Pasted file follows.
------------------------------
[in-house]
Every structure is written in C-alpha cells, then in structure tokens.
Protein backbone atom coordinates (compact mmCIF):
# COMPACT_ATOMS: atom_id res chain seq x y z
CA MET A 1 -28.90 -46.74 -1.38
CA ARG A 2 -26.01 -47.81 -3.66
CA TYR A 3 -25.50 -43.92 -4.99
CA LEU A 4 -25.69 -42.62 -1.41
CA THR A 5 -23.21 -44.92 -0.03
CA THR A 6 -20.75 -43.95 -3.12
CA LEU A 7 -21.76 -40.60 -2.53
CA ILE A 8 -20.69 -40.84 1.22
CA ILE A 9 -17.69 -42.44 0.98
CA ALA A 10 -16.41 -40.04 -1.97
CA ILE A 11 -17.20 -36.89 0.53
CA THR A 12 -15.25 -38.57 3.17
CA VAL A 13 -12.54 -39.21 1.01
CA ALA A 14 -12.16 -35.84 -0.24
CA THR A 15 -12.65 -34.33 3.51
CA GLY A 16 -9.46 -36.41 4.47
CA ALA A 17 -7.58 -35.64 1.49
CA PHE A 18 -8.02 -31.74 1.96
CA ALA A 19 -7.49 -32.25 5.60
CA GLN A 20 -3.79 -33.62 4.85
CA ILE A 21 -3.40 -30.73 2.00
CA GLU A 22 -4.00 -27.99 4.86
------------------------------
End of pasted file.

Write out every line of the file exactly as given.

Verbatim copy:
[in-house]
Every structure is written in C-alpha cells, then in structure tokens.
Protein backbone atom coordinates (compact mmCIF):
# COMPACT_ATOMS: atom_id res chain seq x y z
CA MET A 1 -28.90 -46.74 -1.38
CA ARG A 2 -26.01 -47.81 -3.66
CA TYR A 3 -25.50 -43.92 -4.99
CA LEU A 4 -25.69 -42.62 -1.41
CA THR A 5 -23.21 -44.92 -0.03
CA THR A 6 -20.75 -43.95 -3.12
CA LEU A 7 -21.76 -40.60 -2.53
CA ILE A 8 -20.69 -40.84 1.22
CA ILE A 9 -17.69 -42.44 0.98
CA ALA A 10 -16.41 -40.04 -1.97
CA ILE A 11 -17.20 -36.89 0.53
CA THR A 12 -15.25 -38.57 3.17
CA VAL A 13 -12.54 -39.21 1.01
CA ALA A 14 -12.16 -35.84 -0.24
CA THR A 15 -12.65 -34.33 3.51
CA GLY A 16 -9.46 -36.41 4.47
CA ALA A 17 -7.58 -35.64 1.49
CA PHE A 18 -8.02 -31.74 1.96
CA ALA A 19 -7.49 -32.25 5.60
CA GLN A 20 -3.79 -33.62 4.85
CA ILE A 21 -3.40 -30.73 2.00
CA GLU A 22 -4.00 -27.99 4.86